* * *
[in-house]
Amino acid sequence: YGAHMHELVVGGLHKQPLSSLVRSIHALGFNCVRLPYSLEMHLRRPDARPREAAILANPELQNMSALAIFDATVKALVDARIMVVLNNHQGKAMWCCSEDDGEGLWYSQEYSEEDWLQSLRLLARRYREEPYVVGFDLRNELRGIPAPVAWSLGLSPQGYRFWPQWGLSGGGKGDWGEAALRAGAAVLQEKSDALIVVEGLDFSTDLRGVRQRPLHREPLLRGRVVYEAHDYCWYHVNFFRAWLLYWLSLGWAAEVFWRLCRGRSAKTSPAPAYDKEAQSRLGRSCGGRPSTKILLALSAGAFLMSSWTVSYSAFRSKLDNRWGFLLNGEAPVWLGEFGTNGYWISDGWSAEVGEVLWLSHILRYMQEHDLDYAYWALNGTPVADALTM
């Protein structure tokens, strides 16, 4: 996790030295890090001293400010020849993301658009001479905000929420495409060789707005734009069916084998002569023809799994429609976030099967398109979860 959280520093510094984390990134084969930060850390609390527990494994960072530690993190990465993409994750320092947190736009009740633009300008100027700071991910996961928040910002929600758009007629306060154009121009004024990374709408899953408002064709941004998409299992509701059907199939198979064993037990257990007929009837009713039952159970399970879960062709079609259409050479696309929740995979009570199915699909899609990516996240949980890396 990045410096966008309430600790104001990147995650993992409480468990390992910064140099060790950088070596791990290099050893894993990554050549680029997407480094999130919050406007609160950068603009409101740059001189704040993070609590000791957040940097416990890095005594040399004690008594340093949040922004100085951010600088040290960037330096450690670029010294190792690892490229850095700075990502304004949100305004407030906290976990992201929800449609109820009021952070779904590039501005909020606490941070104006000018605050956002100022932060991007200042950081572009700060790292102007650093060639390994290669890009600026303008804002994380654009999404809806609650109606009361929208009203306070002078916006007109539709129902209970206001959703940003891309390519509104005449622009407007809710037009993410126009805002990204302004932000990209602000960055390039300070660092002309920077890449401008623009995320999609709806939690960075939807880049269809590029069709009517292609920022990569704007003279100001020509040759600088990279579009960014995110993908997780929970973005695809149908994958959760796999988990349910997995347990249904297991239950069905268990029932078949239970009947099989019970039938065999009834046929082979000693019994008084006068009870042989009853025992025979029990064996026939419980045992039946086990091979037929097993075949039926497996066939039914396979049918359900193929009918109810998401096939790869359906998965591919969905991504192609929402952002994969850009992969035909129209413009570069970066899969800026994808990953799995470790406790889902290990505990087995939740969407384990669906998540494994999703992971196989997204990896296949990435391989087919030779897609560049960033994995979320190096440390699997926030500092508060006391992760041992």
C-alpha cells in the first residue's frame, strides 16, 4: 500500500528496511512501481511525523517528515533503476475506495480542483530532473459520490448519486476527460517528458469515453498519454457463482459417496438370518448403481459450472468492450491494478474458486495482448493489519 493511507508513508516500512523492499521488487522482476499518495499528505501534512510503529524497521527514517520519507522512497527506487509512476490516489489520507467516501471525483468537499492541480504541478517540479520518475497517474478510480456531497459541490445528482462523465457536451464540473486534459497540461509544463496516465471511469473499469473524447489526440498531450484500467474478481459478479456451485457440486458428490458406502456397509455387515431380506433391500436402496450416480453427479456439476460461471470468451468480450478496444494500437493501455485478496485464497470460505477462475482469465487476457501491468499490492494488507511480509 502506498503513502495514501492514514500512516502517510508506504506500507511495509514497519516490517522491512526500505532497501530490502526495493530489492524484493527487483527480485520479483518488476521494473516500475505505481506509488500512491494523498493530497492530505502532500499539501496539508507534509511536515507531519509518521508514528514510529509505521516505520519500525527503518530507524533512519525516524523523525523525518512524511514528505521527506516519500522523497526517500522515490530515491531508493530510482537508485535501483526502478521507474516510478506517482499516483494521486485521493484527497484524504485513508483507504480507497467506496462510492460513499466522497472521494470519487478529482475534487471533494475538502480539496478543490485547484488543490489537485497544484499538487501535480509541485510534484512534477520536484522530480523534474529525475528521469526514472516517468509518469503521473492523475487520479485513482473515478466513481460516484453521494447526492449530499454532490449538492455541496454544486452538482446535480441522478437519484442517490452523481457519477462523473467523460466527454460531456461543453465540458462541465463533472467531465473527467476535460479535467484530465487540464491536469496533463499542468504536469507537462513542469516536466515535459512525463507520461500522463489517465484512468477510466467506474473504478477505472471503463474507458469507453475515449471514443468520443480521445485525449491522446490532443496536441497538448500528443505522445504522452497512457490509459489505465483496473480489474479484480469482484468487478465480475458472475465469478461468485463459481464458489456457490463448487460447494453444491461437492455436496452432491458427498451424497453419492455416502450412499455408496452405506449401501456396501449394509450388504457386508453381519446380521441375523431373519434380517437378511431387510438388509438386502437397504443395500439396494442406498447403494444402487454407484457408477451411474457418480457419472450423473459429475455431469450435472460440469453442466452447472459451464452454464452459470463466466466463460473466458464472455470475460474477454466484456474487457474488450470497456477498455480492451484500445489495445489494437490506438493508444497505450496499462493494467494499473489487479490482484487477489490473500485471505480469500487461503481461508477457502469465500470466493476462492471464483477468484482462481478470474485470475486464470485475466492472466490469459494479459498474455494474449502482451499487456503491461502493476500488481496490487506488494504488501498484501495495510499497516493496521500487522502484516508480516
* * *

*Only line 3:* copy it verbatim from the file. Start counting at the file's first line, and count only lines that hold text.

């Protein structure tokens, strides 16, 4: 996790030295890090001293400010020849993301658009001479905000929420495409060789707005734009069916084998002569023809799994429609976030099967398109979860 959280520093510094984390990134084969930060850390609390527990494994960072530690993190990465993409994750320092947190736009009740633009300008100027700071991910996961928040910002929600758009007629306060154009121009004024990374709408899953408002064709941004998409299992509701059907199939198979064993037990257990007929009837009713039952159970399970879960062709079609259409050479696309929740995979009570199915699909899609990516996240949980890396 990045410096966008309430600790104001990147995650993992409480468990390992910064140099060790950088070596791990290099050893894993990554050549680029997407480094999130919050406007609160950068603009409101740059001189704040993070609590000791957040940097416990890095005594040399004690008594340093949040922004100085951010600088040290960037330096450690670029010294190792690892490229850095700075990502304004949100305004407030906290976990992201929800449609109820009021952070779904590039501005909020606490941070104006000018605050956002100022932060991007200042950081572009700060790292102007650093060639390994290669890009600026303008804002994380654009999404809806609650109606009361929208009203306070002078916006007109539709129902209970206001959703940003891309390519509104005449622009407007809710037009993410126009805002990204302004932000990209602000960055390039300070660092002309920077890449401008623009995320999609709806939690960075939807880049269809590029069709009517292609920022990569704007003279100001020509040759600088990279579009960014995110993908997780929970973005695809149908994958959760796999988990349910997995347990249904297991239950069905268990029932078949239970009947099989019970039938065999009834046929082979000693019994008084006068009870042989009853025992025979029990064996026939419980045992039946086990091979037929097993075949039926497996066939039914396979049918359900193929009918109810998401096939790869359906998965591919969905991504192609929402952002994969850009992969035909129209413009570069970066899969800026994808990953799995470790406790889902290990505990087995939740969407384990669906998540494994999703992971196989997204990896296949990435391989087919030779897609560049960033994995979320190096440390699997926030500092508060006391992760041992």